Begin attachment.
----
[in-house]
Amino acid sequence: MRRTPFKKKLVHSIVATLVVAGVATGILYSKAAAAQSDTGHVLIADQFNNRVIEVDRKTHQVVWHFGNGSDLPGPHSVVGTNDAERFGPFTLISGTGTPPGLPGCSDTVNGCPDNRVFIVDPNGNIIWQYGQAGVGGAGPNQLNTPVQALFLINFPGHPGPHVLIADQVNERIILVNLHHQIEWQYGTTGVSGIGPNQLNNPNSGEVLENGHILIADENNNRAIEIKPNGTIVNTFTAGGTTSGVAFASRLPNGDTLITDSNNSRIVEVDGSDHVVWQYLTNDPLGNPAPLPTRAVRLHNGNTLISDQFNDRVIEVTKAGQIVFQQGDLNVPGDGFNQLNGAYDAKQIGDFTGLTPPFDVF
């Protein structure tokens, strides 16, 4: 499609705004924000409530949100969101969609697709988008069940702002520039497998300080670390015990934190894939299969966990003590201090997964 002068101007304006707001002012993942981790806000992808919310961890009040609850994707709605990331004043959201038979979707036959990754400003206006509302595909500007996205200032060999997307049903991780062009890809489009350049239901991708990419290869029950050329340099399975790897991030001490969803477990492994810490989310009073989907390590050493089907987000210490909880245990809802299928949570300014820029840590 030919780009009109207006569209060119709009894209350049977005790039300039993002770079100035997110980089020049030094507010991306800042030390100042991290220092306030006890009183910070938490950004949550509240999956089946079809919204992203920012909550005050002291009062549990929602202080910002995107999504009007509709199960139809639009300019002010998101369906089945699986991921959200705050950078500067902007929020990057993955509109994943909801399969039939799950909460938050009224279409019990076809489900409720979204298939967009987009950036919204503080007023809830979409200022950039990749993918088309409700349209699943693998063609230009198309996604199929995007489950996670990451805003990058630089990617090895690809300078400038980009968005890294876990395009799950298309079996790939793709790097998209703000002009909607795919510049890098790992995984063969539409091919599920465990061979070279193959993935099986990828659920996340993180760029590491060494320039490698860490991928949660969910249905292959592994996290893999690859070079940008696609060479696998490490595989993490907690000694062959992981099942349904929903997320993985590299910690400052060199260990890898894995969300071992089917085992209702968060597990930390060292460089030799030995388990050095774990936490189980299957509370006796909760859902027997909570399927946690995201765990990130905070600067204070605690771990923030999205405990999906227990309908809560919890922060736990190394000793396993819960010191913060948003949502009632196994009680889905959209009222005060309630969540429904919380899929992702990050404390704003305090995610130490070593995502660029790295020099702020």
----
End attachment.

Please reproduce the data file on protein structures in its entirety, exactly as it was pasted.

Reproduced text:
[in-house]
Amino acid sequence: MRRTPFKKKLVHSIVATLVVAGVATGILYSKAAAAQSDTGHVLIADQFNNRVIEVDRKTHQVVWHFGNGSDLPGPHSVVGTNDAERFGPFTLISGTGTPPGLPGCSDTVNGCPDNRVFIVDPNGNIIWQYGQAGVGGAGPNQLNTPVQALFLINFPGHPGPHVLIADQVNERIILVNLHHQIEWQYGTTGVSGIGPNQLNNPNSGEVLENGHILIADENNNRAIEIKPNGTIVNTFTAGGTTSGVAFASRLPNGDTLITDSNNSRIVEVDGSDHVVWQYLTNDPLGNPAPLPTRAVRLHNGNTLISDQFNDRVIEVTKAGQIVFQQGDLNVPGDGFNQLNGAYDAKQIGDFTGLTPPFDVF
């Protein structure tokens, strides 16, 4: 499609705004924000409530949100969101969609697709988008069940702002520039497998300080670390015990934190894939299969966990003590201090997964 002068101007304006707001002012993942981790806000992808919310961890009040609850994707709605990331004043959201038979979707036959990754400003206006509302595909500007996205200032060999997307049903991780062009890809489009350049239901991708990419290869029950050329340099399975790897991030001490969803477990492994810490989310009073989907390590050493089907987000210490909880245990809802299928949570300014820029840590 030919780009009109207006569209060119709009894209350049977005790039300039993002770079100035997110980089020049030094507010991306800042030390100042991290220092306030006890009183910070938490950004949550509240999956089946079809919204992203920012909550005050002291009062549990929602202080910002995107999504009007509709199960139809639009300019002010998101369906089945699986991921959200705050950078500067902007929020990057993955509109994943909801399969039939799950909460938050009224279409019990076809489900409720979204298939967009987009950036919204503080007023809830979409200022950039990749993918088309409700349209699943693998063609230009198309996604199929995007489950996670990451805003990058630089990617090895690809300078400038980009968005890294876990395009799950298309079996790939793709790097998209703000002009909607795919510049890098790992995984063969539409091919599920465990061979070279193959993935099986990828659920996340993180760029590491060494320039490698860490991928949660969910249905292959592994996290893999690859070079940008696609060479696998490490595989993490907690000694062959992981099942349904929903997320993985590299910690400052060199260990890898894995969300071992089917085992209702968060597990930390060292460089030799030995388990050095774990936490189980299957509370006796909760859902027997909570399927946690995201765990990130905070600067204070605690771990923030999205405990999906227990309908809560919890922060736990190394000793396993819960010191913060948003949502009632196994009680889905959209009222005060309630969540429904919380899929992702990050404390704003305090995610130490070593995502660029790295020099702020």